City council approves affordable housing model


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Iowa City city councilors approved the use of a computerized mapping model to determine the location of affordable housing in Iowa City.

After no discussion or public comment, officials voted 7-0 in favor of using the system, which officials hope will distribute housing more equally throughout the area.

The city will be able to approve $1.5 million in projects of the $3.3 million in requests.

Approximately $2 million of requests were for new housing.

Officials will begin meeting with applicants Thursday, and Jeff Davidson, Iowa City’s director of planning and community development, said they will begin allocating funding sometime next week.

City Councilor Regenia Bailey said councilors had received plenty of data and direction in a short amount of time before the vote, and other councilors agreed.

“Is there anything left to say?” she asked, shortly before the vote.

Thirty-eight entities made requests for the funding, 11 of which were interested in new housing, said Steve Long, Iowa City community-development coordinator. The others were hoping to use the funding for refurbishing existing space and nonprofits for facilities.

Several councilors said they were surprised at the lack of public comment.

Councilors approved a final updated version of the model, but it was largely similar to one officials had discussed previously. Only the legends were changed, Long said.

The approved computer model is based on seven factors, including three recommended by the area schools, which include testing scores, mobility, and lunch programming. The next opportunity for individuals to apply for affordable housing funding will be on Nov. 1. Long said people should keep the maps in mind for the next round of funding, to know when and where to apply.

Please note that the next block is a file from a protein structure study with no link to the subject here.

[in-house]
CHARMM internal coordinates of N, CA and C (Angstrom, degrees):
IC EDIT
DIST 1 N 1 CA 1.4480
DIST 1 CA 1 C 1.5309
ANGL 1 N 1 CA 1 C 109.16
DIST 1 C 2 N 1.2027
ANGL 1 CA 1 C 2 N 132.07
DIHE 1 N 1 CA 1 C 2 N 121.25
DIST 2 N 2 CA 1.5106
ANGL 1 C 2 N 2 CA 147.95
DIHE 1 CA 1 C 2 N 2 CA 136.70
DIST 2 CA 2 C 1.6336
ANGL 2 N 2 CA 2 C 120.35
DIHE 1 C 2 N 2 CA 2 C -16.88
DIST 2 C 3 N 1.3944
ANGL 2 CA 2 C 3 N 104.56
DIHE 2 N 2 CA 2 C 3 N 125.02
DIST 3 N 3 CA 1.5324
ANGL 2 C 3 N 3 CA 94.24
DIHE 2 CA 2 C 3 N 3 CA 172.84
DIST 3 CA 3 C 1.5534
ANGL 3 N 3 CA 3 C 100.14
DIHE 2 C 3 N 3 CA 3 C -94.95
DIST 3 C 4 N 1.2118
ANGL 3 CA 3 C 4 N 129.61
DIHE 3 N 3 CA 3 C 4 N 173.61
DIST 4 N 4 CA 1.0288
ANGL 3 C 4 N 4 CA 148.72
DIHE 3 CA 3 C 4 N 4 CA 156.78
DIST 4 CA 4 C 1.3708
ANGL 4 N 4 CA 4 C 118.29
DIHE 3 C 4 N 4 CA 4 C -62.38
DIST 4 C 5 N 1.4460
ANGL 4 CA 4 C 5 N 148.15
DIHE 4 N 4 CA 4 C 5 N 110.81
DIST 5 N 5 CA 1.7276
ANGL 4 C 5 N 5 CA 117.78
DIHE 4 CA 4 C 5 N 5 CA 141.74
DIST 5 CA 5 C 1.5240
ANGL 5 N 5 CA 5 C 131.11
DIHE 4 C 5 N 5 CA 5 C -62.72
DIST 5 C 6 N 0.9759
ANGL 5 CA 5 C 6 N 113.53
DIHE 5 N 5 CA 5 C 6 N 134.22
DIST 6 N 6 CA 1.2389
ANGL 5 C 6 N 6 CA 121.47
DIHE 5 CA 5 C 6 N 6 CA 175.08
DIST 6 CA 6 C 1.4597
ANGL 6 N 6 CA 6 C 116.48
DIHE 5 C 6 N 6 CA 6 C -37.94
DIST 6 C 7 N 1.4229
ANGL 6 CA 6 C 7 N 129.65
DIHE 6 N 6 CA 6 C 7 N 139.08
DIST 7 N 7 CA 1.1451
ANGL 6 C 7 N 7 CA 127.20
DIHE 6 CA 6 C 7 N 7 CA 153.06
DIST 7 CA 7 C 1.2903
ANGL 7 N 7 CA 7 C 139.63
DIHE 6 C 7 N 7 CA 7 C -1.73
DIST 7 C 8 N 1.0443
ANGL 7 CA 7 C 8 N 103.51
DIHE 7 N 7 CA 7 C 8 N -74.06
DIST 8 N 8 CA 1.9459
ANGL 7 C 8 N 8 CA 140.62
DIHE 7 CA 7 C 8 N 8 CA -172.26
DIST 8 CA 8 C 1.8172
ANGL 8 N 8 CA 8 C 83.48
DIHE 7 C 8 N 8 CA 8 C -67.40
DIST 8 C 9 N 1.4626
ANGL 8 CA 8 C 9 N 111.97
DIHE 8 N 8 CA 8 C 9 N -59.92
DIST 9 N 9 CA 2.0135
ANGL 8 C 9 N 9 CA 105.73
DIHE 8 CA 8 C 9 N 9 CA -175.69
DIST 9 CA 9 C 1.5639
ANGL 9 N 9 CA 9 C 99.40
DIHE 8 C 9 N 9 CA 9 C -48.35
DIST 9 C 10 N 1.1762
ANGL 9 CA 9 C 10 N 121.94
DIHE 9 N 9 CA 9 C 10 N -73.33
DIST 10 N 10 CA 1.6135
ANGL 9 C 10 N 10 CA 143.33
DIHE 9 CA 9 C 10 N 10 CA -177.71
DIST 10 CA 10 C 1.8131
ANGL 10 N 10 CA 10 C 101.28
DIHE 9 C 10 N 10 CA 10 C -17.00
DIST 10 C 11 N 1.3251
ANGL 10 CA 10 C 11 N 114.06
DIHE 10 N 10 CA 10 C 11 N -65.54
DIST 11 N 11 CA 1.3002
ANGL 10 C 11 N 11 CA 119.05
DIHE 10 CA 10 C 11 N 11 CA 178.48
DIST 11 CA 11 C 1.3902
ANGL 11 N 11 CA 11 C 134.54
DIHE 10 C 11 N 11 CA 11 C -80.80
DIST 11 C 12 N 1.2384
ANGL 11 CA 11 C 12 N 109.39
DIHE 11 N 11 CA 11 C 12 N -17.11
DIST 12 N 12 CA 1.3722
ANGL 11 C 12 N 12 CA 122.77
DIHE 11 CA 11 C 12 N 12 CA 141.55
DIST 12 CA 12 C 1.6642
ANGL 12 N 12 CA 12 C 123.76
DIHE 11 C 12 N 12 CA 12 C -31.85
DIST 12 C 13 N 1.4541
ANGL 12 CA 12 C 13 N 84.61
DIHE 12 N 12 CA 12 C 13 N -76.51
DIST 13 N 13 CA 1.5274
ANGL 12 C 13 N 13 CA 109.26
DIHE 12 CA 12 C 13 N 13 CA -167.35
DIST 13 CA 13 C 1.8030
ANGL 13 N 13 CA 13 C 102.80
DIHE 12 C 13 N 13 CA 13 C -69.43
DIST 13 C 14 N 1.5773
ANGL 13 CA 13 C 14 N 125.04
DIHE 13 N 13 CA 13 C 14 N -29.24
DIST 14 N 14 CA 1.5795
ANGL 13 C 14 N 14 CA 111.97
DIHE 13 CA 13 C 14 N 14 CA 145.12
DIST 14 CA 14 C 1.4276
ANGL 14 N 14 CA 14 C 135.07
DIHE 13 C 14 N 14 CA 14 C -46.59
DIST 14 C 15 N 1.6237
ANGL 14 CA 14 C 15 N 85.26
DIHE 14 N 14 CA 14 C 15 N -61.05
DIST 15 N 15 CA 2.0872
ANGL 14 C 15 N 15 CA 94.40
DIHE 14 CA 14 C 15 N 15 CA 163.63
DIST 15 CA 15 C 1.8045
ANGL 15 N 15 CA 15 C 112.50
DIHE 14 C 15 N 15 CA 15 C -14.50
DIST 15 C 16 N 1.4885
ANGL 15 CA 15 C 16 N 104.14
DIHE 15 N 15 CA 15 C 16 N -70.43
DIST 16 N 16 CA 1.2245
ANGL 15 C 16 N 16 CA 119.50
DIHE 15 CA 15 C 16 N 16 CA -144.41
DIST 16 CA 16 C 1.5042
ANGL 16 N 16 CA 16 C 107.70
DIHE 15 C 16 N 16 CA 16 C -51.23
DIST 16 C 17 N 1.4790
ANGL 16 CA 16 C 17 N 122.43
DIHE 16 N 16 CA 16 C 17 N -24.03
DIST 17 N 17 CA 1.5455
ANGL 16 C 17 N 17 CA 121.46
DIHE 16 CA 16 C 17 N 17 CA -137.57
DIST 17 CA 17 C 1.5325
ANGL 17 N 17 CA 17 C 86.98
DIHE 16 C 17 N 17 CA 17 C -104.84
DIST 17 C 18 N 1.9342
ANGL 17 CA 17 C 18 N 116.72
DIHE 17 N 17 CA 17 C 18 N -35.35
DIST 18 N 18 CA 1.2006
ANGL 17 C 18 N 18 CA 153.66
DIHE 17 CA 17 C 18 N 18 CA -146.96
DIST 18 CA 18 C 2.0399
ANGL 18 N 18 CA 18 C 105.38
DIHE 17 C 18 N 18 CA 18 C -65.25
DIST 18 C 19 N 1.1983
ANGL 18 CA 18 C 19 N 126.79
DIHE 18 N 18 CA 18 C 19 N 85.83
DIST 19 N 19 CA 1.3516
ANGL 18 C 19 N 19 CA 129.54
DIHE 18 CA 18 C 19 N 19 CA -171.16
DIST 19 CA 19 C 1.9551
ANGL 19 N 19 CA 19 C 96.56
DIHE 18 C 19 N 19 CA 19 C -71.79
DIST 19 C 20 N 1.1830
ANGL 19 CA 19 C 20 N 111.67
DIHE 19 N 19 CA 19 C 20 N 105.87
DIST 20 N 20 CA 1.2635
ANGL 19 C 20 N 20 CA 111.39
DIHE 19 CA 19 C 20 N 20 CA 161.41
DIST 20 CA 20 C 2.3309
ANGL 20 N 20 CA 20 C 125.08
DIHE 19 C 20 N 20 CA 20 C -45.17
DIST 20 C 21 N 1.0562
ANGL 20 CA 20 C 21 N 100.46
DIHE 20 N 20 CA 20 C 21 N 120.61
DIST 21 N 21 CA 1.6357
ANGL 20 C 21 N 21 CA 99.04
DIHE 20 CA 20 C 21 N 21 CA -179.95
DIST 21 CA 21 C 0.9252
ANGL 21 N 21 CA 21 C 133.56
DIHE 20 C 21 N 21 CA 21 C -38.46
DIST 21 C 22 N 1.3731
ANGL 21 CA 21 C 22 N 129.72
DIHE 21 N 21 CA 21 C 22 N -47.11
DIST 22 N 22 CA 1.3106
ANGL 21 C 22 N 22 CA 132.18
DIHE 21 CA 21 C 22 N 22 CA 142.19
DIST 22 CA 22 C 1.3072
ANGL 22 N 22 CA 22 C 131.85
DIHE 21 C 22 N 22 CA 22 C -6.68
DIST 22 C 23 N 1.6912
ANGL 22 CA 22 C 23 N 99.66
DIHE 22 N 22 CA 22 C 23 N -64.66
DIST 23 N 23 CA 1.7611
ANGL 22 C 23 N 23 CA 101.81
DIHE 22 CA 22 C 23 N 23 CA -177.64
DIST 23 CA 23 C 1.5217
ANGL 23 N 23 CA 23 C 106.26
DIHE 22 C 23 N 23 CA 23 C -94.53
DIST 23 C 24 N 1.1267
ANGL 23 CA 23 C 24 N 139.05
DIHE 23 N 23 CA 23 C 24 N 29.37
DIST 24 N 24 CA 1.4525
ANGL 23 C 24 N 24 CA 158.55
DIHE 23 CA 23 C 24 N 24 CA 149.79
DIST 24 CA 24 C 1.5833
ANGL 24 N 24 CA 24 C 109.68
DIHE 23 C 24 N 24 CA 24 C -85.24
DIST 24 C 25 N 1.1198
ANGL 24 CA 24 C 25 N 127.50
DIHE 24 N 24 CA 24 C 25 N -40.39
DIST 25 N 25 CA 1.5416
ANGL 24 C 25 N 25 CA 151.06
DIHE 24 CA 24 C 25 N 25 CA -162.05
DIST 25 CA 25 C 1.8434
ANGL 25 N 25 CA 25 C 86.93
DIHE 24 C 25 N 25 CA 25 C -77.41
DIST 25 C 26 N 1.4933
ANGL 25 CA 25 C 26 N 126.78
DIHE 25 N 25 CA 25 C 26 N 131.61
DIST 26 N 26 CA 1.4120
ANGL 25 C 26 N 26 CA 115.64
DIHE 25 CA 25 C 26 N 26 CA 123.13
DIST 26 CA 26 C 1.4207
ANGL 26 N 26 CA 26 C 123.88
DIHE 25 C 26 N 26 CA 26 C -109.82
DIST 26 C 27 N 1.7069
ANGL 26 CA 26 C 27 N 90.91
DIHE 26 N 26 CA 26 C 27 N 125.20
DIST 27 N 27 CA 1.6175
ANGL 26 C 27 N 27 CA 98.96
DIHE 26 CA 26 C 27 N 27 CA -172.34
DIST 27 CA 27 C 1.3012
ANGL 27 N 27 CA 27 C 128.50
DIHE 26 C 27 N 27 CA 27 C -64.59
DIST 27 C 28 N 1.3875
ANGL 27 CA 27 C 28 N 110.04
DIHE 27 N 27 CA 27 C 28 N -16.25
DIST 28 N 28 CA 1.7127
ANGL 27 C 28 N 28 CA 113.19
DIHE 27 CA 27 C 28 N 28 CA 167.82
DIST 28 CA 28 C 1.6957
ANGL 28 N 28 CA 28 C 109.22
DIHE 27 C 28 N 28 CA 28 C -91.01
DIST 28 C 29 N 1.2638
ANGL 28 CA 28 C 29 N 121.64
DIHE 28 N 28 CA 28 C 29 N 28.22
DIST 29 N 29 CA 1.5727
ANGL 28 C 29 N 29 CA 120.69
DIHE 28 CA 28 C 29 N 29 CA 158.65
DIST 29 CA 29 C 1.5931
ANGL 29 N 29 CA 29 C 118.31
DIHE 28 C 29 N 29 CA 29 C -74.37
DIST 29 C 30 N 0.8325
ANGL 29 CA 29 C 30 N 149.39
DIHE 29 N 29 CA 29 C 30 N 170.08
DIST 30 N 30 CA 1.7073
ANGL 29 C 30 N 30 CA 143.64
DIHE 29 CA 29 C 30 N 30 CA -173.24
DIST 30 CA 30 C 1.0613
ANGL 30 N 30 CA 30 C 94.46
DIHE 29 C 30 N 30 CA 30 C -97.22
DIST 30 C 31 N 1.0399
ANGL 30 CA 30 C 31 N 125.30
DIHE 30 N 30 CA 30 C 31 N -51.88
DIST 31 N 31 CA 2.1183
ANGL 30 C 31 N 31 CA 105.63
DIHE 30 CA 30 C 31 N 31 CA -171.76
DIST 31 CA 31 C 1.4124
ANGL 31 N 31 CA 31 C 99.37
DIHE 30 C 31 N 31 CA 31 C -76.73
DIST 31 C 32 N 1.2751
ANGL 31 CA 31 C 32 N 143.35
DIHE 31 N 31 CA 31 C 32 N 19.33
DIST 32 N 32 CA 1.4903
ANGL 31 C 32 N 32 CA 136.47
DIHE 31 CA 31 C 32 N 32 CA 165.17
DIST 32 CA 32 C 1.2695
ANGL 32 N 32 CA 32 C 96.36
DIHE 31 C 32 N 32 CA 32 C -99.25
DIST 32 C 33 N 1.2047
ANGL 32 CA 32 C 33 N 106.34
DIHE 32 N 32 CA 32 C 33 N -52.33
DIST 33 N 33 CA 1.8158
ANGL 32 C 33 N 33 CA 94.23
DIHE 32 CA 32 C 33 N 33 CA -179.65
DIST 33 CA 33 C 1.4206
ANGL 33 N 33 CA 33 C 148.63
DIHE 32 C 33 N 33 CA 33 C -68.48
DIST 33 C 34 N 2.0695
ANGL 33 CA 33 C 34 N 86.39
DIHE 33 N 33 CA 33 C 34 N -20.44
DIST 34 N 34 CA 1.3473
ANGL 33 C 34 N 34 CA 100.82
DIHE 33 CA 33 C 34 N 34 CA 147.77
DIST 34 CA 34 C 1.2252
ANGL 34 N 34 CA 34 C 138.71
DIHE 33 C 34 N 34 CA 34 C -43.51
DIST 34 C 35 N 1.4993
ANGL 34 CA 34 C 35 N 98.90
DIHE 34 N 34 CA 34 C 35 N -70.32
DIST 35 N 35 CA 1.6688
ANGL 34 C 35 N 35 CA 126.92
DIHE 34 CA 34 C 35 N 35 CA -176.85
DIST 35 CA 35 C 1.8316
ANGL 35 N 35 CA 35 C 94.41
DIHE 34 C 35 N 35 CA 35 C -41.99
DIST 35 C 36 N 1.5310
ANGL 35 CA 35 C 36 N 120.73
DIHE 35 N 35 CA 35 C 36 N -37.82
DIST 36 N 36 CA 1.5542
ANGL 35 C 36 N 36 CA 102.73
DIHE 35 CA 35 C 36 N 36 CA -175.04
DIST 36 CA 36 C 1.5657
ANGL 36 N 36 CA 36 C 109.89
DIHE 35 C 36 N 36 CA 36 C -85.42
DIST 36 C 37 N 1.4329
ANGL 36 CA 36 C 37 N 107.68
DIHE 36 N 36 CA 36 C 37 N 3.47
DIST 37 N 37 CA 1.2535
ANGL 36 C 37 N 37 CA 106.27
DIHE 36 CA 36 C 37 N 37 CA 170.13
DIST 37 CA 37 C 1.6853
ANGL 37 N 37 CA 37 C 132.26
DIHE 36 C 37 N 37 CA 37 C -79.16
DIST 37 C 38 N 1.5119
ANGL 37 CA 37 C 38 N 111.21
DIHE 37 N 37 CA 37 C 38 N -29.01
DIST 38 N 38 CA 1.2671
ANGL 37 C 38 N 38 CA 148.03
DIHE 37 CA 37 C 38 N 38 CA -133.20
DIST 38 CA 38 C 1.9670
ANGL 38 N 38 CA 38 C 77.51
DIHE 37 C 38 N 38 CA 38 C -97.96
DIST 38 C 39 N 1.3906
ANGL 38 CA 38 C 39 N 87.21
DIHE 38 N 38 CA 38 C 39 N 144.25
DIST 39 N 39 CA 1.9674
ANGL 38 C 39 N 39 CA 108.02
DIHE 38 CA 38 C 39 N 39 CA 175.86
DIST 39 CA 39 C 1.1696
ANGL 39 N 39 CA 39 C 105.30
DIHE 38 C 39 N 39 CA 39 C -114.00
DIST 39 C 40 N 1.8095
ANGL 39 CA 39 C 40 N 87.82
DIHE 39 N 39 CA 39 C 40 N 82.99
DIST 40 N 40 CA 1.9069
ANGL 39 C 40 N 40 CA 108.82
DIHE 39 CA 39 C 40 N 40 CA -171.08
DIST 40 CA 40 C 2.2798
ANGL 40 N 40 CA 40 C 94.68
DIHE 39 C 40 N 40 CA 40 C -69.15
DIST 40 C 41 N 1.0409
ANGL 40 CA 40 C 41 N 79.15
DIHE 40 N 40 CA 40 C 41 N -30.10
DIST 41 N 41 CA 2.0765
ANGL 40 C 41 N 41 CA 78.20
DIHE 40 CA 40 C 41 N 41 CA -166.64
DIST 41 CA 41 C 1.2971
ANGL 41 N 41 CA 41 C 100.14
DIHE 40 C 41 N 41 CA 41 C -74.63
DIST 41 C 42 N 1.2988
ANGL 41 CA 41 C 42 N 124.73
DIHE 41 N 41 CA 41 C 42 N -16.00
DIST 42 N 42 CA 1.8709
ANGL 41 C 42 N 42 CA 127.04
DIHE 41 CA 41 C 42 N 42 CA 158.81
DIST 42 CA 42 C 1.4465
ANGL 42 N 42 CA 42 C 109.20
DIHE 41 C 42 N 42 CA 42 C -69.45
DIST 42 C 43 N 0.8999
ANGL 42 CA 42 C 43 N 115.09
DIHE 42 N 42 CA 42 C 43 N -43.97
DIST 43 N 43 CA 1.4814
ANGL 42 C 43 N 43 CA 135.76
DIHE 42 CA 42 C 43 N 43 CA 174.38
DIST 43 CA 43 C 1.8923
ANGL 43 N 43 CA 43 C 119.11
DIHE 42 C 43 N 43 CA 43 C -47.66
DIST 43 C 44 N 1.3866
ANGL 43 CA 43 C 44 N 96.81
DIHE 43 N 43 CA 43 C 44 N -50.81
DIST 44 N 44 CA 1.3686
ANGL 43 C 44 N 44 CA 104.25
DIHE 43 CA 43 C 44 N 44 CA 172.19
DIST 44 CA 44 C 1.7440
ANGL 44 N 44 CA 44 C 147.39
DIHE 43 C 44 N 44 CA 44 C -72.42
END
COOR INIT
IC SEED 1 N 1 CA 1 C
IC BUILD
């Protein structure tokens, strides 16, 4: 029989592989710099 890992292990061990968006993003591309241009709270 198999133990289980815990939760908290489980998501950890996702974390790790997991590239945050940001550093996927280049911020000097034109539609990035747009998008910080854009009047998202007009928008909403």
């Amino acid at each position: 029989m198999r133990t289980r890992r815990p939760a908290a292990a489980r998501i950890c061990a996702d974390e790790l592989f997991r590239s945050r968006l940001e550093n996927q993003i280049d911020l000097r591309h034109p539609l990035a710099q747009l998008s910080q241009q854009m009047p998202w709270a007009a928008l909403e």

“It will be interesting to see what it looks like next year,” Long said.

Iowa City officials said other cities across the nation with similar issues regarding housing, have sought out Iowa City’s current model. Long cited cities such as Bryan and Frisco, Texas, as well as West Palm Beach, Fla. — though officials in the Texas communities were uncertain who had made the inquiries. Officials in West Palm Beach could not be reached.

Alsie Bond, community-development program director in Bryan, said the city looks to other areas for “best practices,” though hadn’t heard of this particular idea.

Areas exempt from the funding include the Southeast Side of Iowa City and pockets near Hoover, Roosevelt, and Lemme Elementary Schools.

The allocation of funds is now up to the Housing and Development Commission, and Councilor Connie Champion she anticipates it will allocate funds toward things such as rehabilitation needs for nonprofits.

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